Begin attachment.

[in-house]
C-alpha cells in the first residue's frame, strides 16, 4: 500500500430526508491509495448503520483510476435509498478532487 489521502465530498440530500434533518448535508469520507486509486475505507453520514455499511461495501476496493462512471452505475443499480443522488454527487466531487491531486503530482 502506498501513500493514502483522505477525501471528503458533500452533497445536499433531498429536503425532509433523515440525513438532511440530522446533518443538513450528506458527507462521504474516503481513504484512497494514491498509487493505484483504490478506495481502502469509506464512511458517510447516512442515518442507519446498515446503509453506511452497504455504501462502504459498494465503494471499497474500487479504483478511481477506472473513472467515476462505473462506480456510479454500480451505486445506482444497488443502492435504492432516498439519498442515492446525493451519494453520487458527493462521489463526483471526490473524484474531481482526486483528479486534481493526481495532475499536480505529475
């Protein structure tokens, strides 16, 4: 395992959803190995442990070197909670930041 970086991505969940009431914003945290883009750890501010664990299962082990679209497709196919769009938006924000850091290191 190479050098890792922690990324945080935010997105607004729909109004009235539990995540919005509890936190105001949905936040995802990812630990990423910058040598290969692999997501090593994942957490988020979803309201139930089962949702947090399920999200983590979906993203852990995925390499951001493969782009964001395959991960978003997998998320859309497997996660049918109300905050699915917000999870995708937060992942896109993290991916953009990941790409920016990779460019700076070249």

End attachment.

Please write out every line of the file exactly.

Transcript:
[in-house]
C-alpha cells in the first residue's frame, strides 16, 4: 500500500430526508491509495448503520483510476435509498478532487 489521502465530498440530500434533518448535508469520507486509486475505507453520514455499511461495501476496493462512471452505475443499480443522488454527487466531487491531486503530482 502506498501513500493514502483522505477525501471528503458533500452533497445536499433531498429536503425532509433523515440525513438532511440530522446533518443538513450528506458527507462521504474516503481513504484512497494514491498509487493505484483504490478506495481502502469509506464512511458517510447516512442515518442507519446498515446503509453506511452497504455504501462502504459498494465503494471499497474500487479504483478511481477506472473513472467515476462505473462506480456510479454500480451505486445506482444497488443502492435504492432516498439519498442515492446525493451519494453520487458527493462521489463526483471526490473524484474531481482526486483528479486534481493526481495532475499536480505529475
């Protein structure tokens, strides 16, 4: 395992959803190995442990070197909670930041 970086991505969940009431914003945290883009750890501010664990299962082990679209497709196919769009938006924000850091290191 190479050098890792922690990324945080935010997105607004729909109004009235539990995540919005509890936190105001949905936040995802990812630990990423910058040598290969692999997501090593994942957490988020979803309201139930089962949702947090399920999200983590979906993203852990995925390499951001493969782009964001395959991960978003997998998320859309497997996660049918109300905050699915917000999870995708937060992942896109993290991916953009990941790409920016990779460019700076070249």